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The Latin Legacy


which it also contributed formed the basis of a fiesh flesional tense-
form (pp 105 and 106) This new analytical future makes its appear-
ance in the first century A D Its predecessor had two entirely different
forms Qfdico (I say) the future was dtccan (I shall say)5 and oflavo (I
wash) it was lavabo (I shall wash) In the second century A D the
classical future had lost caste, and people resorted to affective cir-
cumlocutions such as wlo la&are (I will wash), debetu lavare (you



love (infin )

I have              I shall
	j'ai               j'aimerai

thou hast         thou wilt
	tu as            tu aimeras

he has             he will
	il a               il aimera

we    ^             we shall
	nous avons   nous numerous

you   Xhave    you will
	vous avez     vous aunerez

they J             they will
	ils ont          ils aimeront



yo he                   yo amare
		10 ho               10 amer6

tu has                  tti amards
		tu hai              tu amerai

el ha                    el amara
		egli ha             egh amera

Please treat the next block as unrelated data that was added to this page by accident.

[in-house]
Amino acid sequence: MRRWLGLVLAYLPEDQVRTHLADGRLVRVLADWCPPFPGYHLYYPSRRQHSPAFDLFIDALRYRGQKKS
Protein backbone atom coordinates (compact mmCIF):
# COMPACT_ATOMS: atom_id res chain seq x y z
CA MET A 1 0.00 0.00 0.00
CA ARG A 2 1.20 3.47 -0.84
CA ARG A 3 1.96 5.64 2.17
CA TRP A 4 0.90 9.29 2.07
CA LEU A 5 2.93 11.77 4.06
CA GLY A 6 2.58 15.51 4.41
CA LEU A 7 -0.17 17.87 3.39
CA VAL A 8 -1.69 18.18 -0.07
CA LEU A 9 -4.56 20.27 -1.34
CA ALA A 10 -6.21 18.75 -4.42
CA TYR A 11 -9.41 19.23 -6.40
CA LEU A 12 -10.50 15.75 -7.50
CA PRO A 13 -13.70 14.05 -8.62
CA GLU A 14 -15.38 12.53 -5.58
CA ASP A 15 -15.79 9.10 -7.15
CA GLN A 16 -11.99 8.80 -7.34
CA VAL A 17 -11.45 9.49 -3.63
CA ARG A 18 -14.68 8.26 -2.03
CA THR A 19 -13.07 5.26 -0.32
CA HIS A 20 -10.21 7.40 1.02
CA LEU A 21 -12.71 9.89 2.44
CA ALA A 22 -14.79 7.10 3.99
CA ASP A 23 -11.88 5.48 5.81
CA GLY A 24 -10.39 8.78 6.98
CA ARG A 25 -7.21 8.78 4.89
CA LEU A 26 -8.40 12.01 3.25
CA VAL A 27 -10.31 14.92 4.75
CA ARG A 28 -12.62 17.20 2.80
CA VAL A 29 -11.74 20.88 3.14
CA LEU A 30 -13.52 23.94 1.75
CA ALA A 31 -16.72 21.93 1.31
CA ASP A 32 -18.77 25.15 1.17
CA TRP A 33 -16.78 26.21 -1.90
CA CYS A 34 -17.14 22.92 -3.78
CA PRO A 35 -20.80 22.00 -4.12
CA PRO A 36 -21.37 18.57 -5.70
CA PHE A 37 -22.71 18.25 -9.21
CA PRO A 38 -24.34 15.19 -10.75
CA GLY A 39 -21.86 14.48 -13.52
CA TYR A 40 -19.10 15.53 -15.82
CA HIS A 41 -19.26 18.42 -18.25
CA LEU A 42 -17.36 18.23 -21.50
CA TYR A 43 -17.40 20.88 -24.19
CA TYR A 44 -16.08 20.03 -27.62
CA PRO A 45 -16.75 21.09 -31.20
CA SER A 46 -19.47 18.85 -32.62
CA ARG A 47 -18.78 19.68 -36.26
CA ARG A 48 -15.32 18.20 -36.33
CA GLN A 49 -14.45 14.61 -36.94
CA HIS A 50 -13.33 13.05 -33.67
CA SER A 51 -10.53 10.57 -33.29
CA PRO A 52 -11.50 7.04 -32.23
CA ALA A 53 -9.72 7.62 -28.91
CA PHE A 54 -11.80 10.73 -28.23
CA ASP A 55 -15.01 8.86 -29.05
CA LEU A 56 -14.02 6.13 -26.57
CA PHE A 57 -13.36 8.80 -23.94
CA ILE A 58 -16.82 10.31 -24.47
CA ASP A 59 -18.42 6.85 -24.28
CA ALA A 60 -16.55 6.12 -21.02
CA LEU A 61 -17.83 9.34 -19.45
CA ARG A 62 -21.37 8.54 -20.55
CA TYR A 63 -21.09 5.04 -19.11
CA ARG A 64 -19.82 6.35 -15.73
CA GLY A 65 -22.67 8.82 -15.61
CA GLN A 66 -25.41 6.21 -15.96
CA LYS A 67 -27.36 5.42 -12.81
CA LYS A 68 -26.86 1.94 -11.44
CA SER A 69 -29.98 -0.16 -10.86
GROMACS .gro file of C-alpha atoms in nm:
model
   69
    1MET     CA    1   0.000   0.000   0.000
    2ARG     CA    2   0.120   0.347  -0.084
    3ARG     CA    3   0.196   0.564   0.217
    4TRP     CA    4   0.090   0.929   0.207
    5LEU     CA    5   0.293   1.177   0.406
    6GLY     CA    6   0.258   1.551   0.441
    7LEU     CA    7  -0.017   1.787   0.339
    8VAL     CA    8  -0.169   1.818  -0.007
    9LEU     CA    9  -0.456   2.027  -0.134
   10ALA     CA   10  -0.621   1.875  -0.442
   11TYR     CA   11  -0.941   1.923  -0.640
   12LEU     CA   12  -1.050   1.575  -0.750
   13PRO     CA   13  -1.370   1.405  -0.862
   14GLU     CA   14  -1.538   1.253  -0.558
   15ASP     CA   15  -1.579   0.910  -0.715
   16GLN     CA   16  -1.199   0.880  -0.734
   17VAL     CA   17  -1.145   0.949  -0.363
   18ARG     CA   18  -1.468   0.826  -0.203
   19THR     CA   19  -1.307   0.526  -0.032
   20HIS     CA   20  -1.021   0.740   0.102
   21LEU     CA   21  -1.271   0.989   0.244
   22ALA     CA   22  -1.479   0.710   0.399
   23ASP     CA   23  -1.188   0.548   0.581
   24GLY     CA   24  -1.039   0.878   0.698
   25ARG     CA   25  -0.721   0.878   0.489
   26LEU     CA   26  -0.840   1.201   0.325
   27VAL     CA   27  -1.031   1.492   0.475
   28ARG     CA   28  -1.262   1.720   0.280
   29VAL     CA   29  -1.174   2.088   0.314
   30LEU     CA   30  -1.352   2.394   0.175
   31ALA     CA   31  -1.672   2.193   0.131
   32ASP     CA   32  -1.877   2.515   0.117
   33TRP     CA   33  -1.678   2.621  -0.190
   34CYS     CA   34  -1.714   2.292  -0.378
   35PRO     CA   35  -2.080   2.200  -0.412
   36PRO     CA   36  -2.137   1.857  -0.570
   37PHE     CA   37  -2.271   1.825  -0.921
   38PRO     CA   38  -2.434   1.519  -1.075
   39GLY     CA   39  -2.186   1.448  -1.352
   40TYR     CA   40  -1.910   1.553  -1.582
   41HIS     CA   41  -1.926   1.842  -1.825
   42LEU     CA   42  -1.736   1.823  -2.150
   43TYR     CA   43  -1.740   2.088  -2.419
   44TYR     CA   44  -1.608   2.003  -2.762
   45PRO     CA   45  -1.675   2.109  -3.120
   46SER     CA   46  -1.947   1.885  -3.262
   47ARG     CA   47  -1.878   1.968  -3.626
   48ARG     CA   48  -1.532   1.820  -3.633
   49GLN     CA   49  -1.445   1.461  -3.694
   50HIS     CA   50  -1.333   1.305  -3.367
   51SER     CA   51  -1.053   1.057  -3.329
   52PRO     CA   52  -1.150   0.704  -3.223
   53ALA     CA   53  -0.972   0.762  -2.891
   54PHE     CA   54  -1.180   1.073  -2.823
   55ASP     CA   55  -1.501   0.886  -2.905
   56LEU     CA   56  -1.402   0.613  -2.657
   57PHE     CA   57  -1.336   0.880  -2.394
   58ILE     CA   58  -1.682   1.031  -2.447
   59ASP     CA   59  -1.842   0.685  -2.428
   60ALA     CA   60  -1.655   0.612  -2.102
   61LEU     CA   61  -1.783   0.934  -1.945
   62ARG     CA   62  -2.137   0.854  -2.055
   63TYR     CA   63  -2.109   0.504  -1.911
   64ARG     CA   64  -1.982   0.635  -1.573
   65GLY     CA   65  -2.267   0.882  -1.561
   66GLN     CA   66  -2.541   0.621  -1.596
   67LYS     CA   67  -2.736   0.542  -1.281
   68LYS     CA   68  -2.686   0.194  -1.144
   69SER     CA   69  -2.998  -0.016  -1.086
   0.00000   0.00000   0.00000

nosotros hemos    nosotros amaremos
		noi abbiamo    noi ameremo

vosotros habeas    vosotros amareis
		voi avete         voi amerete

ellos han              ellos ajnar<in
		essi hanno       essi ameranno

shall wash)., vado (or eo) lavaie (I am going to wash), or lavare hdbeo
(I have to wash) Of these helpers., habere prevailed in all of the written
Romance languages except in Rumania, where we hear to-day voiu
cdnta Elsewhere hdbere, which usually followed the infinitive, got
glued to it, as explained on p. 106.
In our outline of Classical Latin nothing has been said about nega-
tion To give a statement a negative meaning, ne was used in archaic
Latin, but it could also kbel a question* as such. In Classical Latin,
it is replaced by the stronger nony a contraction of ne and unum (lit not
one). In daily speech, Latin-speaking peoples used to strengthen the
particle by adding another word for something small or valueless They
said / can't see a speck (Latin punctum)> we haverft had a crumb (Latin
micam)> I worft dnnk a drop (Latin guttani). In the modern Romance
languages the negative particle is still the Latin non (Italian non> Spanish
* Cf You have noi undeistood this?